The great unwashed would wonder about the title of this update; and think it’s possibly about the comparative merits of soft versus firm beds. We, of course, know otherwise.
The use of beds under the voice is an ongoing debate, and both camps – for and against – offer good arguments to support their respective cases. I know of some PDs who have banned their use completely, and others who don’t have a problem with them. But there’s quite possibly a compromise that would benefit your style of broadcasting.
Firstly, here, briefly, are the arguments for and against:
For the use of beds – if the correct bed is used under the voice it can help ‘energise’ a presenter’s speech, deliver the right degree of tempo to help maintain the show’s flow, or it can set the correct mood for a link. It can also take attention away from the volume of speech, thereby reducing the perception of a high speech content in the show (a possible turn-off for people who prefer music).
Against the use of beds – a bed can be used as a prop for a link, i.e. as long as it remains running in the background, a presenter can rest against it and keep talking for longer, thereby extending speech content in a show. It can also detract from the content of a speech link, especially if the level of the bed is too high.
Radio professionals intent on achieving ‘the edge’ and who have a natural passion for radio should have already identified the compromise in the two arguments. The answer is of course: discipline.
If you fire a bed every time you do a link, you could just be a little lazy. It means you’re undisciplined in your use of beds and could just be using the bed to support you as opposed to setting the correct mood or maintaining the show’s tempo. This is such an easy trap to fall into. Many presenters fear that if they don’t use a bed, they will create the impression of a block of speech every time they open their mouths on the radio.
There are two ways to get around this:
- Use the music; and,
- Use your brain
If you’re presenting a music-based show, don’t be afraid to use the fade ends of songs as ‘beds’. Talking over the last 25-30 seconds of a repetitive fade is quite acceptable; and this will help provide the ‘energy’ for a link, set the mood and detract from the volume of speech. It will also encourage the discipline of keeping speech duration limited. Even better: talk over the last 25 seconds of a fade ending and then over the intro of another song. And don’t say that that’s difficult. Radio DJs of the 50s, 60s, 70s and 80s did it all the time; it was par for the course. This was before the advent of computer software that told you the duration of an intro and even counted down for you. There’s no excuse for not being able to do this.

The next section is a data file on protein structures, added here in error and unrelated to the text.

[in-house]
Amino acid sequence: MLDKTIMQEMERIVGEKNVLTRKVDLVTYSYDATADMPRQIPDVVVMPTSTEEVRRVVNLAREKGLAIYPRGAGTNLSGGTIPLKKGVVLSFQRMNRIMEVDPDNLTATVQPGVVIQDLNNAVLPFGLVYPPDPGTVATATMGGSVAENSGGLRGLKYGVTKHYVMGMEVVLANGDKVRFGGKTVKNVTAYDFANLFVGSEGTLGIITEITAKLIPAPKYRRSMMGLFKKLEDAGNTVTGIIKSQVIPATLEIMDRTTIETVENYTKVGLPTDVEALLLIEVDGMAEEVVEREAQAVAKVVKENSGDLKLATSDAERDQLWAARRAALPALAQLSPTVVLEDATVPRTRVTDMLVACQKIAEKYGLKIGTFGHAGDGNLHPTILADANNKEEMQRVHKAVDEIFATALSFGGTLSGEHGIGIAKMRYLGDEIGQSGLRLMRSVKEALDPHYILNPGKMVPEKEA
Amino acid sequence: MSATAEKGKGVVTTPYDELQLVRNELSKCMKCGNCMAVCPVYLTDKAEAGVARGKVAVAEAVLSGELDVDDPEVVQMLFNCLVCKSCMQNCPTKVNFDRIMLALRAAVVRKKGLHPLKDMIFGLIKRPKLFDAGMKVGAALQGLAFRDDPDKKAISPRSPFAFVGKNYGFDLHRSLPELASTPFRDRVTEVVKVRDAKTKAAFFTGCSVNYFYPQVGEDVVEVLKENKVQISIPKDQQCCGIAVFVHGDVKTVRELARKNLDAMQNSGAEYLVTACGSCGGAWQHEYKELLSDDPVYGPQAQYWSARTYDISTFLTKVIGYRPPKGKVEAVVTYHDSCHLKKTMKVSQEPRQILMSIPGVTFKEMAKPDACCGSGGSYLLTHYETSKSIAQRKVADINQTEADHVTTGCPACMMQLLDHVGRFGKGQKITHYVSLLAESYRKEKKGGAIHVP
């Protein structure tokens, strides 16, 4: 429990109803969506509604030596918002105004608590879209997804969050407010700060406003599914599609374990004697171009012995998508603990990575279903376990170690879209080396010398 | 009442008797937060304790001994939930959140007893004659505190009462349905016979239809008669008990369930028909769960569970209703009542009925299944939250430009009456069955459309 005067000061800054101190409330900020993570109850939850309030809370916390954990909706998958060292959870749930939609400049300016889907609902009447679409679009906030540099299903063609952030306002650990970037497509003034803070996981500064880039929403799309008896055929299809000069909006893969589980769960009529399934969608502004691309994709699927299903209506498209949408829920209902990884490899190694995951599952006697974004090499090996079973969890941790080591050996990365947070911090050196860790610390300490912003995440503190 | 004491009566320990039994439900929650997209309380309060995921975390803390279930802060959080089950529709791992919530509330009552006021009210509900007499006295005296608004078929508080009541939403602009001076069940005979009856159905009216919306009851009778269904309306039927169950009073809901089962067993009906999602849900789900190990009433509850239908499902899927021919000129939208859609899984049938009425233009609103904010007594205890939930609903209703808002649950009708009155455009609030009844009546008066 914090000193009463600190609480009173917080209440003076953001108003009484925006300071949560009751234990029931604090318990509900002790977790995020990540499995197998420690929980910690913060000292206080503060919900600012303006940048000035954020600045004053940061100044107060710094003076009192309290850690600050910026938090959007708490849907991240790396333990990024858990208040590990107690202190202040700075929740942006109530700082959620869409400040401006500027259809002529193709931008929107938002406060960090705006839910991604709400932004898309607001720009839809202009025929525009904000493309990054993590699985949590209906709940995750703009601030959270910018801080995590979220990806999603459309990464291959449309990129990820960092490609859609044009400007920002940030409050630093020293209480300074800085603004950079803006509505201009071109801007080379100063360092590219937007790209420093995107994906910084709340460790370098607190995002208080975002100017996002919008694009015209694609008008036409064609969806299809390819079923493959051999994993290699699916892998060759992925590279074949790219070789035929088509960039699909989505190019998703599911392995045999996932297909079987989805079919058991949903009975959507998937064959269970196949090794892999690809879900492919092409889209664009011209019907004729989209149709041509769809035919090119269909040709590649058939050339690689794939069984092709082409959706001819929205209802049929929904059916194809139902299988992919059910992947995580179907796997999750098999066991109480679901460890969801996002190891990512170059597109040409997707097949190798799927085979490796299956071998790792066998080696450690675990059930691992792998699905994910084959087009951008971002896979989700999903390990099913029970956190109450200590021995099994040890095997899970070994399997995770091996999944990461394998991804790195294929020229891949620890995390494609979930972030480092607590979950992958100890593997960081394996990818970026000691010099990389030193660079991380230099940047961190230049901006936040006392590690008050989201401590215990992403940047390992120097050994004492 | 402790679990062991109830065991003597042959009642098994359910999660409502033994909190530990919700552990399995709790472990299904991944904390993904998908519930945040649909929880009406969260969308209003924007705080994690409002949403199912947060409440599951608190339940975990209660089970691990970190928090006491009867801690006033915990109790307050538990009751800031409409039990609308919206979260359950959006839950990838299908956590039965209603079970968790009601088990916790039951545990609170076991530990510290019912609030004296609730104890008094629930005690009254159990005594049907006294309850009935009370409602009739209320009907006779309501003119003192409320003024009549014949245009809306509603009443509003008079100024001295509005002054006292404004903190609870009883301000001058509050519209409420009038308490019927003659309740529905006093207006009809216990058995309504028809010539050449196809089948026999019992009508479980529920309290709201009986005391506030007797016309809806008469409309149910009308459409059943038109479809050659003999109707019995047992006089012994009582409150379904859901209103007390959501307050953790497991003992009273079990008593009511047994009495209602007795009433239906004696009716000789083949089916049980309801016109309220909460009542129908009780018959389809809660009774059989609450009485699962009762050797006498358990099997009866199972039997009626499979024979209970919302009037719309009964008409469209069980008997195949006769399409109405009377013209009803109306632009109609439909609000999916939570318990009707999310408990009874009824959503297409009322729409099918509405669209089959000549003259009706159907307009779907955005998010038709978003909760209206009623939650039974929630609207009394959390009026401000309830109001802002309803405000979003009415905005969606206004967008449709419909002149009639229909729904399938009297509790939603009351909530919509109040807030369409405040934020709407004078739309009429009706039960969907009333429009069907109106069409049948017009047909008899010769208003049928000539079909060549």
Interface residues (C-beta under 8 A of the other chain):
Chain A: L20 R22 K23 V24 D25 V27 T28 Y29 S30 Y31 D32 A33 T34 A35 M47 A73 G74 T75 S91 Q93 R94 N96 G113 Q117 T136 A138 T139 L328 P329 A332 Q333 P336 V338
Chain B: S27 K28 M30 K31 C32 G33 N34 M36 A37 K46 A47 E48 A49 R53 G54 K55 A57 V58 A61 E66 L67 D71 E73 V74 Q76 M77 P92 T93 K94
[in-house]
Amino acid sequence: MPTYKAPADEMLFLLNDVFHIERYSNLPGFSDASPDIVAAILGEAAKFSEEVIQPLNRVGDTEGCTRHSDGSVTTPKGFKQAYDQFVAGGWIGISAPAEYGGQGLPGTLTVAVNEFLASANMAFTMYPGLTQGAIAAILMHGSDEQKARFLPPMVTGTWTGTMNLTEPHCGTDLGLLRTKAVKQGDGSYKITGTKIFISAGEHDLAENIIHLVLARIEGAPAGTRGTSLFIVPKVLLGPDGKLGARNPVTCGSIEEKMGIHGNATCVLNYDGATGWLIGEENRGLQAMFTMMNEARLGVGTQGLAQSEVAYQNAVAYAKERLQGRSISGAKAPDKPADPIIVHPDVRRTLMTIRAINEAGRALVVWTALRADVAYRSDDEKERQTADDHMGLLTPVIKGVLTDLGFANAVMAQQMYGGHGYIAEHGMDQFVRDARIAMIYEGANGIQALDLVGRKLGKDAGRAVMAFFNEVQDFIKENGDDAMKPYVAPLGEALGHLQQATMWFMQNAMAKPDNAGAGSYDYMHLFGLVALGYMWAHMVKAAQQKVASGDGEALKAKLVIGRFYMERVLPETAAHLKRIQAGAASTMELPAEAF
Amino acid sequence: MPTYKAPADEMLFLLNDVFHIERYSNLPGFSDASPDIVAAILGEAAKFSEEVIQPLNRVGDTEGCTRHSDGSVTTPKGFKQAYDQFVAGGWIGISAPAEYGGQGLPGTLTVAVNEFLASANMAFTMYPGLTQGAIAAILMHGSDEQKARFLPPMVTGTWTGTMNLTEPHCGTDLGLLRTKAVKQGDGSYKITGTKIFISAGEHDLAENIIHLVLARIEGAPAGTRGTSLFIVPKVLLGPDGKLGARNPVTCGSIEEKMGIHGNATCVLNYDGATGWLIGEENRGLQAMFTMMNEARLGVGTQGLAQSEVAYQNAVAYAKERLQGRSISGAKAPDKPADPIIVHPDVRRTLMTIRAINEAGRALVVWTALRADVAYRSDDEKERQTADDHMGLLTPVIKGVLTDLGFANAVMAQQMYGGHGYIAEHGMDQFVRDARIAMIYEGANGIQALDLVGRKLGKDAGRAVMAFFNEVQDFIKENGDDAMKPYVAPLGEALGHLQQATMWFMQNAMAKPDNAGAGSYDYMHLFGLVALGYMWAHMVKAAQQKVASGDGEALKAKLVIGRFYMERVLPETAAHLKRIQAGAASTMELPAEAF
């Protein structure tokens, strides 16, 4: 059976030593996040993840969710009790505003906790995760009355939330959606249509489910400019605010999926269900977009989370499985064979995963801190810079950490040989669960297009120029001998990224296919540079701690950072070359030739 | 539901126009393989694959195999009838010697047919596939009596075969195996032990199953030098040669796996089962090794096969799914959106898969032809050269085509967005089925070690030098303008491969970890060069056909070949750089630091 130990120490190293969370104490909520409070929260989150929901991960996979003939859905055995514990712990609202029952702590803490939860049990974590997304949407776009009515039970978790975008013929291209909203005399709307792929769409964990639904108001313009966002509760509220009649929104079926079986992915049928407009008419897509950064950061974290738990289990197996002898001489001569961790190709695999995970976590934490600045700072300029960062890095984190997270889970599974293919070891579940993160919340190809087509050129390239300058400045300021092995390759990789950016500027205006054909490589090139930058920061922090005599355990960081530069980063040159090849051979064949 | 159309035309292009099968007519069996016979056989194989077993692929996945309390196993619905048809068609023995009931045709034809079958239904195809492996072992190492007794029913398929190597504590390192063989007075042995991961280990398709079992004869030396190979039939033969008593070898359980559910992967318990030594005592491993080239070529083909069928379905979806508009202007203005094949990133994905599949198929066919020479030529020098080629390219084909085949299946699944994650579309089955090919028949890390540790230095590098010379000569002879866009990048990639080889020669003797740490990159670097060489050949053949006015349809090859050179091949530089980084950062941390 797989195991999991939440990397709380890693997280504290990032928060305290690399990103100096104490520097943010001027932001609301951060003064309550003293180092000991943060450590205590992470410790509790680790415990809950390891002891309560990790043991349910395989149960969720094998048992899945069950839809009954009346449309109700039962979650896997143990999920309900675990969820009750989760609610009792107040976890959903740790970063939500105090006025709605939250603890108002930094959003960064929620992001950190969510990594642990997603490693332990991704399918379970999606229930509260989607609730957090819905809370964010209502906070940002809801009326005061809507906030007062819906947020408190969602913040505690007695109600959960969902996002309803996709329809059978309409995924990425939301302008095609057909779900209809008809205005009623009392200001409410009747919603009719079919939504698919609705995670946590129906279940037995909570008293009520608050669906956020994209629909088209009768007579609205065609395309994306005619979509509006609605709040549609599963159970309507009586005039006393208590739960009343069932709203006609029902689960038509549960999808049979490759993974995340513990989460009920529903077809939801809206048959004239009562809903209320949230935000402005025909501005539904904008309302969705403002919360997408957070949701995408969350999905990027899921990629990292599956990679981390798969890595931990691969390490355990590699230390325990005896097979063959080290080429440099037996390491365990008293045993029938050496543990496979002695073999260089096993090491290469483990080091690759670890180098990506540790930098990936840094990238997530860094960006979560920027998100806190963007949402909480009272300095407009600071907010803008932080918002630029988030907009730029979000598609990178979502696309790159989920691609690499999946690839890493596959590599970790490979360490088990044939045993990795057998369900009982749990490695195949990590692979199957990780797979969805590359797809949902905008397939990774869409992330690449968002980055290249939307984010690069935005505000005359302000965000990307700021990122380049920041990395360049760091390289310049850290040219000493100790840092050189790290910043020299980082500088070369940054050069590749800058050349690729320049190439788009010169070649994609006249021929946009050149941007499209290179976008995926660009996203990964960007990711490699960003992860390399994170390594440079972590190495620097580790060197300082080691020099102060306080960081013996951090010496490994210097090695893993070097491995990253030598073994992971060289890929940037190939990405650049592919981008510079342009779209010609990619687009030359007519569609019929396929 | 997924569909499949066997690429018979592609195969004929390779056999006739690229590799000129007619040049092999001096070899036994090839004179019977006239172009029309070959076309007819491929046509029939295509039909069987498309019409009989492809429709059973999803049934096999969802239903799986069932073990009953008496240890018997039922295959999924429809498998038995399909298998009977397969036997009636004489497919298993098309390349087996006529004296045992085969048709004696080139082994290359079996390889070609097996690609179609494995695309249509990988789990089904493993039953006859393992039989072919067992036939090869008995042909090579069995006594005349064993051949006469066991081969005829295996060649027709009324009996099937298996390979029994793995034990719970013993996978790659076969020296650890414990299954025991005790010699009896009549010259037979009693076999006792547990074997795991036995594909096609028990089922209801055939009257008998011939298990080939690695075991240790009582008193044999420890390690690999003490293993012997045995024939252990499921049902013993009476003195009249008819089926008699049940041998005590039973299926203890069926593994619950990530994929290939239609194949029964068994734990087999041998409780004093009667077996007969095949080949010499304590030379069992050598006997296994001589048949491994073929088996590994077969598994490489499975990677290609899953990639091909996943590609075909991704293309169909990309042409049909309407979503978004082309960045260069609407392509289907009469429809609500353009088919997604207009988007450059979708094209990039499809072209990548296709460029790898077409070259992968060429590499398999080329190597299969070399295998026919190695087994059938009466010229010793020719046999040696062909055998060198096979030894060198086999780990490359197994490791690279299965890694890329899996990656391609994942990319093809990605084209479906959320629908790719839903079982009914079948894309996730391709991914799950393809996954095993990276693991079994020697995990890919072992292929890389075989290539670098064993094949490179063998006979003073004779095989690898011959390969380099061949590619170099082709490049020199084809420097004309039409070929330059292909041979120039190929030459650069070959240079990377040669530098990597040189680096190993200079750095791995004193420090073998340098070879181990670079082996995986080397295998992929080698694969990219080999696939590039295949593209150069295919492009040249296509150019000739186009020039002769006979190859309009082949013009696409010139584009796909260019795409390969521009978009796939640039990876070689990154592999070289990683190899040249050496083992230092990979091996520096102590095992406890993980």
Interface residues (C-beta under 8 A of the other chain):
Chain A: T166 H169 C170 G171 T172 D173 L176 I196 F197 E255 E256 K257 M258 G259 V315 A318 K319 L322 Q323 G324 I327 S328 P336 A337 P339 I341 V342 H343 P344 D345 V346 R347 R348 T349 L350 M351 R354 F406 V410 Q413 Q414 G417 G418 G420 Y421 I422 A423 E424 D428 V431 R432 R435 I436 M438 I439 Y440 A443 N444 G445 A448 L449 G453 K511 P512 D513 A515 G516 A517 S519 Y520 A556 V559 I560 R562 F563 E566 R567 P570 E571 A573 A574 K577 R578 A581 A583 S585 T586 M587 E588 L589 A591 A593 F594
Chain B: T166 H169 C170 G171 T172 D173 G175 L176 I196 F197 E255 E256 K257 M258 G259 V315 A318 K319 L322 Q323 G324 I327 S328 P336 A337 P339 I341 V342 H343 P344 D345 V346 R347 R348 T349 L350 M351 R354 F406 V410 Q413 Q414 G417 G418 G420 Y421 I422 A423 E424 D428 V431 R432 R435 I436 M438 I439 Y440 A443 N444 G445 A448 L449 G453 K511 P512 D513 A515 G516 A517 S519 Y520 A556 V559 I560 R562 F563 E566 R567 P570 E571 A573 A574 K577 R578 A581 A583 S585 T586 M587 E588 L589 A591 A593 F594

If you can’t use the music, use that part of your brain that pre-constructs a link; i.e. prepare the link by using a notepad to scribble down the order of items in the link, key words and details that need to be included. This way you won’t go on air and deliver an unstructured block of speech that would normally have been masked/diluted by the bed. If you’re worried that without a bed your voice won’t have any energy, then your worries are either unwarranted because you’re forgetting that listeners expect presenters to talk on the radio and will therefore forgive you if you do; or they are warranted because you don’t have any energy in your voice and you sound bored or tired. Ask your PD, they will tell you.
So when should you use a bed under your voice?
Think of the way a film’s soundtrack contributes to a specific scene’s mood. Our attention is not often drawn to the soundtrack, but it’s there, and it helps create the correct mood for a specific scene. It doesn’t detract from the content of the scene. It adds value. Imagine that your show is a film made up of individual scenes and that each link in your show is a different scene in the film. Some of your links may not need a ‘soundtrack’, and just speech will suffice. If, however, there’s a critical link, a ‘soundtrack’ might help set the correct mood or tone.
If you’re running a competition where there may be a protracted block of speech, select a bed that will help keep the excitement/suspense of the competition. If you’re going to tell a joke, a whacky-sounding bed underneath will create the anticipation of something humourous. Now, think of all the different moods you’ll be expected to create in your show and find at least three different beds for each of those moods. You will now have a series of correct ‘soundtracks’ for your show.
The secret to the effective use of beds is to NOT use them for every speech link. Instead, use them sparingly, and even then only to help create the correct mood for specific links. Remember, you’re not just linking songs. You’re presenting a show and it should boast a whole array of different moods and emotions. If you can match a bed to help create the correct mood, you’re obviously thinking about your show and directing it.
You’re not only the show’s main star and producer, you’re also its director; and the only people who can pull that off are people who command ‘the edge’.
[All the work here is original. Nothing has come from any other resource. So, if you’re going to use or repost any of The Edge then please give due credit. If not….fine – be an asshole.]